Tony Kushner pushed back hard. In an open letter to the CUNY trustees, he described Wiesenfeld's charges as "a grotesque caricature of my political beliefs regarding the state of Israel, concocted out of three carefully cropped, contextless quotes taken from interviews I've given, the mention of my name on the blog of someone with whom I have no connection whatsoever, and the fact that I serve on the advisory board of a political organization with which Mr. Wiesenfeld strongly disagrees."

He continued, "My opinion about the wisdom of the creation of a Jewish state has never been expressed in any form without a strong statement of support for Israel's right to exist, and my ardent wish that it continue to do so, something Mr. Wiesenfeld conveniently left out of his remarks."

But, Kushner added, "I believe that the historical record shows, incontrovertibly, that the forced removal of Palestinians from their homes as part of the creation of the state of Israel was ethnic cleansing, a conclusion I reached mainly by reading the work of Benny Morris, an acclaimed and conservative Israeli historian whose political opinions are much more in accord with Mr. Wiesenfeld's than with mine; Mr. Morris differs from Mr. Wiesenfeld in bringing to his examination of history a scholar's rigor, integrity, seriousness of purpose and commitment to telling the truth."

(Kushner's entire letter is worth reading. You can see it at: Jeffrey Wiesenfeld's statement to the CUNY trustees can be found at:

To put it mildly, Tony Kushner has a lot on his mind and he expresses it at length in his work, often brilliantly. His new play at New York's Public Theater is a rowdy, rambling, funny and heartbreaking tale that tackles nothing less than a dissection of the intellectual history of the last century; a deft analysis of the left, organized labor and sexual politics --told through the story of a dysfunctional family in a Brooklyn brownstone whose patriarch is contemplating suicide. Whew.

The Intelligent Homosexual's Guide to Capitalism and Socialism with a Key to the Scriptures (or iHo, as Kushner has dubbed it) is a nod to George Bernard Shaw's "The Intelligent Woman's Guide to Socialism and Capitalism" and the writings of Christian Science founder Mary Baker Eddy. Both are referenced in the almost four-hour piece, as are Marx, Lenin, Stalin, Garibaldi, Chekhov, Angela Davis, Pete Seeger, New York's nearly forgotten, socialist Congressman Vito Marcantonio... and Yoda.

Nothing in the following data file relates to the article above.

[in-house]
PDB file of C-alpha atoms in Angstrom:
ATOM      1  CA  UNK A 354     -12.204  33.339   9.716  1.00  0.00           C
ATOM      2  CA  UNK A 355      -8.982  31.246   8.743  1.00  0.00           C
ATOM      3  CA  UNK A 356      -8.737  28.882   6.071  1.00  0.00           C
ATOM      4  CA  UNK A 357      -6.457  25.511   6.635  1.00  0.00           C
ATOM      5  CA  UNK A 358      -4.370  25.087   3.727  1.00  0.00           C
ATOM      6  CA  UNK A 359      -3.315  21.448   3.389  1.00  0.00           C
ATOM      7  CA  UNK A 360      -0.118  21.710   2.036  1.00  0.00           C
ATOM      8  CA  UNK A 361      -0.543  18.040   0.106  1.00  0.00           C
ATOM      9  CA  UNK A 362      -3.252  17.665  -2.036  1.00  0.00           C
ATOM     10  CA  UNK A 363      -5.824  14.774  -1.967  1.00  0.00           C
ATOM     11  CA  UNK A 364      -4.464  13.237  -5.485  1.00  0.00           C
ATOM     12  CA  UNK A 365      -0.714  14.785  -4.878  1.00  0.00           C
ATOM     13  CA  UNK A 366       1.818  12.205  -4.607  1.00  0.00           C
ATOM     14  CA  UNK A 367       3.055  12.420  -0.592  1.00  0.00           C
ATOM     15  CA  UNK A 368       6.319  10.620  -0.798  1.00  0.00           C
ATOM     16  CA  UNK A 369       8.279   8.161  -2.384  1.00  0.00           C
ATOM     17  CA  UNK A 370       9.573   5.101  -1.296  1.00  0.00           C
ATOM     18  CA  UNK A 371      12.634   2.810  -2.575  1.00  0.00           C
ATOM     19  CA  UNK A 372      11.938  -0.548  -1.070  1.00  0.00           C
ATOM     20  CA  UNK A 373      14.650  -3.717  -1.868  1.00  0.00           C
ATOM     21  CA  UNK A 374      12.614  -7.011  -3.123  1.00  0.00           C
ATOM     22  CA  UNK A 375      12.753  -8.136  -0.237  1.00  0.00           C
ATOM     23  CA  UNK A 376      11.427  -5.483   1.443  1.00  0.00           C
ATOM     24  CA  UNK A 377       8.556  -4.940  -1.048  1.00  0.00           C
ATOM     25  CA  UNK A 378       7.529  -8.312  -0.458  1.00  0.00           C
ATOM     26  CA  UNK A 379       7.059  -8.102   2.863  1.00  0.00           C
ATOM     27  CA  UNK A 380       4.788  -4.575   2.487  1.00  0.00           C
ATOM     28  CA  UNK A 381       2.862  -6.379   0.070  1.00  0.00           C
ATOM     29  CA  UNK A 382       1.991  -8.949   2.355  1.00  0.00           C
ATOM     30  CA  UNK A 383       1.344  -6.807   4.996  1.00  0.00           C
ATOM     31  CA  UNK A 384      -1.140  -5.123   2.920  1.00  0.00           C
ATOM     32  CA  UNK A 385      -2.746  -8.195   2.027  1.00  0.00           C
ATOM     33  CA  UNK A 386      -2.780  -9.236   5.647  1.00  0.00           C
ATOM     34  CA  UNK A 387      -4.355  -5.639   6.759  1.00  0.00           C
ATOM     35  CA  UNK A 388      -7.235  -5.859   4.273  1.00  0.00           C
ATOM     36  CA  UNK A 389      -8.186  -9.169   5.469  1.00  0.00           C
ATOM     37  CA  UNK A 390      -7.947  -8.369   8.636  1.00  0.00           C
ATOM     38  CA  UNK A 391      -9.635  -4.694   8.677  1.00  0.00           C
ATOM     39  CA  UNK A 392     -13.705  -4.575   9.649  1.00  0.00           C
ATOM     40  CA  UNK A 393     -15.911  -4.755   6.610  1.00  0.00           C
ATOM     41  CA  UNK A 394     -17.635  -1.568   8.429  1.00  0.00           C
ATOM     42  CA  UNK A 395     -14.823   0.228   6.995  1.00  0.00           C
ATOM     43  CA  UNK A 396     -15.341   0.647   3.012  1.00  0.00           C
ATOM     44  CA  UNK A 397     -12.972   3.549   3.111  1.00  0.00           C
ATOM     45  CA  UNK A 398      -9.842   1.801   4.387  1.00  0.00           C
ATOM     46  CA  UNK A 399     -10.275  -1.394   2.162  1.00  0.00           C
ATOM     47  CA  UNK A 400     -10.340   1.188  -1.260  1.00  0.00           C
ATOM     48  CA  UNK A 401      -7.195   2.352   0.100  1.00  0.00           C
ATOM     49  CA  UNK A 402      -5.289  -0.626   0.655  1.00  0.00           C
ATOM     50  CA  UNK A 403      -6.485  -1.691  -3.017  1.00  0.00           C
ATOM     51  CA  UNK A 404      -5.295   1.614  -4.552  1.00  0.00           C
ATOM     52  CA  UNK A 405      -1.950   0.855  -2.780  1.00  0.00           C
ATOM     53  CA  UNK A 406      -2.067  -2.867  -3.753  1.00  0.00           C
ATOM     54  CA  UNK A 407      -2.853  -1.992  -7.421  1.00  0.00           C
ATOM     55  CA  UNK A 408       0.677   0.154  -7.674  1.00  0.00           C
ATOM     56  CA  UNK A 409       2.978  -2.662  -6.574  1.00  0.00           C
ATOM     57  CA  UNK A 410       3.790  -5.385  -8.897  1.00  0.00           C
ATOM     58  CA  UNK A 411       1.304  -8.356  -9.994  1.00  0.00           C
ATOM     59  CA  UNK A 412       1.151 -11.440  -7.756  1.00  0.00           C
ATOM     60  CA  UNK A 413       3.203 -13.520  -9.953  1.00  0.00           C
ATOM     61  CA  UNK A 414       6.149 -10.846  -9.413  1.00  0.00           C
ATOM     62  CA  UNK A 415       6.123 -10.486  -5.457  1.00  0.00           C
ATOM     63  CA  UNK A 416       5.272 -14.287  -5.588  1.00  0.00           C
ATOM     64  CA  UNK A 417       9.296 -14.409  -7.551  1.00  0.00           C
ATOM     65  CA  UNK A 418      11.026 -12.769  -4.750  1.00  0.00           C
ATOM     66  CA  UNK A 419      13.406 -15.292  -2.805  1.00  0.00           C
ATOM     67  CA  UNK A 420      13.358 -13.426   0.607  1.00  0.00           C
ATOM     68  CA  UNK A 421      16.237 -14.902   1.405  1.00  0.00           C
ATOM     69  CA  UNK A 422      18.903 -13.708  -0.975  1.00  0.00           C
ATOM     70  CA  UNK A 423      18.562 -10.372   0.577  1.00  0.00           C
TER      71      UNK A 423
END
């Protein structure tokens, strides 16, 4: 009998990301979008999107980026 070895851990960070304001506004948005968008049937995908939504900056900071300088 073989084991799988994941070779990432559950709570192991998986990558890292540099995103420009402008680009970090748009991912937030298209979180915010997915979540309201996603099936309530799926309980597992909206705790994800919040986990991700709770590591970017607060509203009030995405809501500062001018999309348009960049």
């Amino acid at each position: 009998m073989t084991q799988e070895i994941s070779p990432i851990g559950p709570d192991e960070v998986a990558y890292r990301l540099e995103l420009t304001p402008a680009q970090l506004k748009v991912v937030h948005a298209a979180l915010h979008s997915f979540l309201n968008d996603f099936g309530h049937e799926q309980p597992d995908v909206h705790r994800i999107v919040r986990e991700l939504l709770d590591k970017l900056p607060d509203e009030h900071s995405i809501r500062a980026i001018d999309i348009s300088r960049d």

This is a play filled with ideas and insights, fiercely entertaining and beautifully acted, its dialogue sometimes so fast-paced and overlapping, a Robert Altman movie seems dozy by comparison. As John Lahr wrote in his New Yorker review, "Out of this bubbling mélange comes an unexpectedly powerful and bittersweet taste of our post-imperial moment; the fractious household can be read as a metaphor for America, its characters perilously poised between remembering and forgetting, between community and atomization."

Kushner's is an important, moral and empathetic voice in a time when such powers of perception and eloquence are rare. And while you may differ with him, there's not a thing he has argued that isn't debated in the Israeli media virtually every day; far more openly, in fact, than here at home.

Anyone who would attack the depth of commitment to his Jewish faith must be unaware of the entire body of his work, including not only Angels in America but also his adaptation of A Dybbuk, his children's book Brundibar, even his script for the Steven Spielberg motion picture Munich, co-written with Eric Roth, a brooding reflection on violence and the ambiguity of evil that tells the story of the assassination team sent to kill those believed responsible for planning the murder of eleven Israeli athletes at the 1972 Olympic Games in Munich.

"I decided long ago that my job as a playwright is to try to speak and write honestly about what I believe to be true," Kushner wrote the CUNY trustees. "I am interested in history and politics, and long ago I realized that people uninterested in a meaningful exchange of opinion and ideas would selectively appropriate my words to suit their purposes. It's been my experience that truth eventually triumphs over soundbites, spin and defamation, and that reason, honest inquiry, and courage, which are more appealing and more persuasive than demagoguery, will carry the day."

The death of faith and the corruption of ideals are major themes in Kushner's new play. In their initial rush to judgment, the CUNY board abandoned faith in the fundamental principle of free speech and at first allowed themselves to be corrupted by a cowardly expedience. It was, as CUNY chair Benno Schmidt said, "a mistake of principle and not merely of policy."

Now, on June 3, Tony Kushner will receive his degree. Briefly, the day has indeed been carried and the bullies held at bay. Until the next time. Stay tuned.


Michael Winship is a senior writing fellow at Demos, president of the Writers Guild of America, East, and former senior writer of Bill Moyers Journal on PBS.

Monday, May 16, 2011

Extradite Dominique Strauss-Kahn

If the authorities in New York decide to try International Monetary Fund chief Dominique Strauss-Kahn on charges of alleged attempted rape, sodomy, and false imprisonment of a 32 year old French maid at the five star Hotel Sofitel, the French government should insist Strauss-Khan be extradited to France to face charges.

As Fox, Daily News show, the sensationalist news climate in the U.S. renders it impossible for any prominent figure to get a fair trial on sex charges. Blame it on our Puritanical roots.

Make no mistake, there is no question that attempted rape, and false imprisonment are serious crimes. But, there are equally serious questions as to whether or not the narrative in the press has obviated any plausible defense such that, before a trial date has even been set, the prosecution rests.